I don’t miss the Christmas phone shift, though

Friday, 5 December 2003

At work on my desk I had most of the things that mattered to me. I had about 250 CDs, mostly good ones that are still selling, so that was about $2,000-$4,000 there. I had a CD player, obviously. Various toys, models. A sweet reproduction of a deinonychus skull. A beautiful blue 4" high carcharodon megalodon tooth. My prized full keichousaur fossil where you can see his last meal in his little ribs and everything. A handful of trilobites, spinosaur teeth and such like and so on. My whole collection. My personal laptop. A couple hundred bucks in technical books. Any number of other irreplaceable small personal artifacts from the reliquary. All right there on my desk. In a building with 300 employees, open 24 hours a day with little or no security. The lights rarely on because the place was lighted by desk lamps and creatively strung Christmas lights and Chinese lanterns.

I never had so much as a coprolite stolen. In fact, when my Kyuss CDs disappeared, I sent a note out asking for them back. Now I have two sets of them b/c someone returned mine and someone else gave me theirs because they thought mine might have been stolen.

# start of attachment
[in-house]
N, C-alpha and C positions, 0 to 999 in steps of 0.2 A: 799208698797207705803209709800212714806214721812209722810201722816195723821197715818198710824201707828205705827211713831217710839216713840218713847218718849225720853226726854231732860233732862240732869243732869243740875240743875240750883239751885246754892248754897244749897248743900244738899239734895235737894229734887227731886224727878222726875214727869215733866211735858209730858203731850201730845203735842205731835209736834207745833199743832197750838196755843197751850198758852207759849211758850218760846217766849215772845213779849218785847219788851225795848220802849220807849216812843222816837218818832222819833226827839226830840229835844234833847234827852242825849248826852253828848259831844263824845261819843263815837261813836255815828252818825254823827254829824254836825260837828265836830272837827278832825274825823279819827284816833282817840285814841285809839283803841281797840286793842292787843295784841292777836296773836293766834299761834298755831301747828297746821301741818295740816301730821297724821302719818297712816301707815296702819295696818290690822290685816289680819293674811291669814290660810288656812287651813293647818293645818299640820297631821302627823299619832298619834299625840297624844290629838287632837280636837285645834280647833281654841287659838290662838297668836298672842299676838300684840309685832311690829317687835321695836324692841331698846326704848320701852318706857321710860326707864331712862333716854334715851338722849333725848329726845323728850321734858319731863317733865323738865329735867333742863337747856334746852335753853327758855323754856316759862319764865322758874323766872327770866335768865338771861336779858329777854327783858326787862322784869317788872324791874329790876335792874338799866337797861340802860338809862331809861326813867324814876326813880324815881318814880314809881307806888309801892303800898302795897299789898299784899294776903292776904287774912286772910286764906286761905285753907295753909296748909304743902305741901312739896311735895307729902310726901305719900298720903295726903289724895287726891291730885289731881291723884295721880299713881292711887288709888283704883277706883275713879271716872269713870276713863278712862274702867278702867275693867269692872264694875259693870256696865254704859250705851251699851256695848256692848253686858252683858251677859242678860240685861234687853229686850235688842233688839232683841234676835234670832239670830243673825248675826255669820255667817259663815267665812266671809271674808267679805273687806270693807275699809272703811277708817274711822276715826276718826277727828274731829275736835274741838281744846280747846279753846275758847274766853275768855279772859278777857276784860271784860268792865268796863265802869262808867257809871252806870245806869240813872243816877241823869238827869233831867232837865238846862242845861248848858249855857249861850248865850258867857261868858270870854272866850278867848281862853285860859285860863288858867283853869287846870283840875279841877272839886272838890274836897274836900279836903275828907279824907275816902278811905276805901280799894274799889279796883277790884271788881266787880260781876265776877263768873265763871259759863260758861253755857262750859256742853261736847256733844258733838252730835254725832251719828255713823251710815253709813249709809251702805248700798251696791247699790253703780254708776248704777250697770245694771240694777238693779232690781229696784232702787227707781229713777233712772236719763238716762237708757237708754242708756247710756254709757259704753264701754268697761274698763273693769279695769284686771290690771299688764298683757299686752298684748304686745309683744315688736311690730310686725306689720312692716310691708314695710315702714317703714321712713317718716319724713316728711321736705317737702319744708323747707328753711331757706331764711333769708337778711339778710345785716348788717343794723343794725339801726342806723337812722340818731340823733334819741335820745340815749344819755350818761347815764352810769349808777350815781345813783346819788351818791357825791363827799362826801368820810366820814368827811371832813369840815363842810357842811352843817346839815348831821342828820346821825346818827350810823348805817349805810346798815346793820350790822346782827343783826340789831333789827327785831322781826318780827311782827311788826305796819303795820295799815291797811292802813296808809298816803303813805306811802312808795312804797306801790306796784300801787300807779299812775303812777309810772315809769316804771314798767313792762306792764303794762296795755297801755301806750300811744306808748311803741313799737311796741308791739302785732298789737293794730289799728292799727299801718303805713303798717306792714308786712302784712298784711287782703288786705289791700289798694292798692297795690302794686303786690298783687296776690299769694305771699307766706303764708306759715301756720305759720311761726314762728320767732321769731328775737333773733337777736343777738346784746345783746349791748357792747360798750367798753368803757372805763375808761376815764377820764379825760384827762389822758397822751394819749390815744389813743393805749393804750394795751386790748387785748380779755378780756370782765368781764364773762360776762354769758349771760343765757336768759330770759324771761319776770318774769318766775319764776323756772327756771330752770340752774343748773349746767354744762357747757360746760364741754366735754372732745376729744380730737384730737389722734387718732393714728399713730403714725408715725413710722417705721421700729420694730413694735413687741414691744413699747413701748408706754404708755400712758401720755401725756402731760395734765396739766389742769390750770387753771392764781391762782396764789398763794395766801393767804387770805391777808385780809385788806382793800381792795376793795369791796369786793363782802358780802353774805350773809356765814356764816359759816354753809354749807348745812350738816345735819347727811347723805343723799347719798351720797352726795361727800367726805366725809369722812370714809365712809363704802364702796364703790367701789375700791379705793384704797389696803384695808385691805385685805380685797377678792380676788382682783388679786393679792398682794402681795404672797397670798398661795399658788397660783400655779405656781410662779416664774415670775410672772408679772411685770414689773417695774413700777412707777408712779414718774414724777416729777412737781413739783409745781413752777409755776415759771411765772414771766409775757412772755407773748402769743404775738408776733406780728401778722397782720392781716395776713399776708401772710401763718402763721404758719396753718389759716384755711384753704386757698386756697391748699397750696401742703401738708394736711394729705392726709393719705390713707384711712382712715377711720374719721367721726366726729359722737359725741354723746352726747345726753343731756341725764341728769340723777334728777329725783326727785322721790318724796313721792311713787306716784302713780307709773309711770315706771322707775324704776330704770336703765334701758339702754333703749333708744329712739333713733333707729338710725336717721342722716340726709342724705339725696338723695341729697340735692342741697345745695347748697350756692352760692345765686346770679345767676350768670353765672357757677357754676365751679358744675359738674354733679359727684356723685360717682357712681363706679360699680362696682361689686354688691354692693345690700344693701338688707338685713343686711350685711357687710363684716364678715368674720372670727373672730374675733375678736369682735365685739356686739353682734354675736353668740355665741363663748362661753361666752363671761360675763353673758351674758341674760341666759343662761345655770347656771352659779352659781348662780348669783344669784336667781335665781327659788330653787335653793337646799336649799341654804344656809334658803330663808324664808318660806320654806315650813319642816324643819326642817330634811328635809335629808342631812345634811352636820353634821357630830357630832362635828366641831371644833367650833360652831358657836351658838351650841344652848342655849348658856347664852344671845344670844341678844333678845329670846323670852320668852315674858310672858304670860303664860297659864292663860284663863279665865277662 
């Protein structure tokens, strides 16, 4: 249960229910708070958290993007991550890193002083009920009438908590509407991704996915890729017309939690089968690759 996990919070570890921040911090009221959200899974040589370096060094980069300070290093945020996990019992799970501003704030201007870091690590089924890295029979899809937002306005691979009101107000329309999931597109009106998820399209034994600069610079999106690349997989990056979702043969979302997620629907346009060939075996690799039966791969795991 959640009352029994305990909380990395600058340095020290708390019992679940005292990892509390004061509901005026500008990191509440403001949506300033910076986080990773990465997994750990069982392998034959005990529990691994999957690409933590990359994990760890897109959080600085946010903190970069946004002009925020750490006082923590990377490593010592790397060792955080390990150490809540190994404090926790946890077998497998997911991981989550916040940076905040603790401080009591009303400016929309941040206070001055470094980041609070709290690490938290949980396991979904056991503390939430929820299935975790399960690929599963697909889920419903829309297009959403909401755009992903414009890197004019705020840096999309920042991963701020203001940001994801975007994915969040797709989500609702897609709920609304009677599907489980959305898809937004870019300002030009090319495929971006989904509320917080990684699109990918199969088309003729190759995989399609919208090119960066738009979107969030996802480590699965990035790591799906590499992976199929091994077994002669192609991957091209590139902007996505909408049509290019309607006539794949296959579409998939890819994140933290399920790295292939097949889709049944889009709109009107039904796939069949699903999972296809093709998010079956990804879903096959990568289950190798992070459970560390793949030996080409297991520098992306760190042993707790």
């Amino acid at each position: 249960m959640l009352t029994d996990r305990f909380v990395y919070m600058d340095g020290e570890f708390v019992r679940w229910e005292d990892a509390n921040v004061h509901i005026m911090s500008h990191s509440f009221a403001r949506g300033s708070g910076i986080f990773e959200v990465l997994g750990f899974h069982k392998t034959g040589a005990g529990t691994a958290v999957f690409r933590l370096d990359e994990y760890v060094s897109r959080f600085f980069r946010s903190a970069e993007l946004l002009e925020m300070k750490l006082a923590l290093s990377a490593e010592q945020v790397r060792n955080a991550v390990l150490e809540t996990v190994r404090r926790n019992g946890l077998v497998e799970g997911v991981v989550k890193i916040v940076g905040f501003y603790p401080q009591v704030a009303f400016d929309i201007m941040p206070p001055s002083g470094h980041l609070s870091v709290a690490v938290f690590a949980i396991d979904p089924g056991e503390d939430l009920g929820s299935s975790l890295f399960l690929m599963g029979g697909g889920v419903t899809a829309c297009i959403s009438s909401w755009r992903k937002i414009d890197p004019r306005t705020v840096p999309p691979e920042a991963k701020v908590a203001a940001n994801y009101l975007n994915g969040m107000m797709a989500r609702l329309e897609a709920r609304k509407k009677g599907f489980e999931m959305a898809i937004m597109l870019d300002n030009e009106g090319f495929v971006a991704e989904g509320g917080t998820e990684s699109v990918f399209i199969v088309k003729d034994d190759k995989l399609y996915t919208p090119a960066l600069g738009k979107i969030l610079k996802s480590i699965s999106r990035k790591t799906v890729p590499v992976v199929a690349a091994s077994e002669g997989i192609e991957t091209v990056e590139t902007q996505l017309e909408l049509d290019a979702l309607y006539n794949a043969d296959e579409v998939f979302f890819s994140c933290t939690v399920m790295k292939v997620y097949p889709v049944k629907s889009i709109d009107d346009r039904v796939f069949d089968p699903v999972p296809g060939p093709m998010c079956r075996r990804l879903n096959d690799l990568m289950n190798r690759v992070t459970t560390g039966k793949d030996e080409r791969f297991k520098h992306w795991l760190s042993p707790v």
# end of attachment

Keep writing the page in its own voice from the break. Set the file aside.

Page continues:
In 1998. That was at Amazon.com in 1998. That’s what Amazon.com was like then. Most every desk in the place was like mine. Every damn employee in the house at that time had full SQL access to everything in the store. A new customer service representative could steal or even erase the entire Amazon.com store of knowledge (till the tapes were retrieved anyway) in just a few keystrokes if one wanted and knew how. There were never any breaches of trust then. Lord, I do miss it.

Right before I left, a few months ago already, there were several laptops stolen. Various other things. It was pretty bad. Everyone was locking their offices and even their desks. A long list of managers were each caught making up to $5,000 a month in personal calls on their corporate cell-phones while kids in the trenches of actually doing things for customers now need Director level approval to get a $150 software license for something crucial to doing daily work.

I read recently that 83% of the employed are not that happy with their situation and would change it if they could. Where Amazon.com is concerned, that seems a pretty kind estimate. The abhorrent job market in Seattle is all that keeps most of the shop in their chairs.

I still have about 20 friends there, though at one point I knew at least 400 people and counted many of them friends. One of the 20 still at the ’Zon recently said it this way:

My job seems more and more like the “Shawshank Redemption”–a daily ass rape marathon that will eventually end in a big payoff.

There’s nothing I can add to that.

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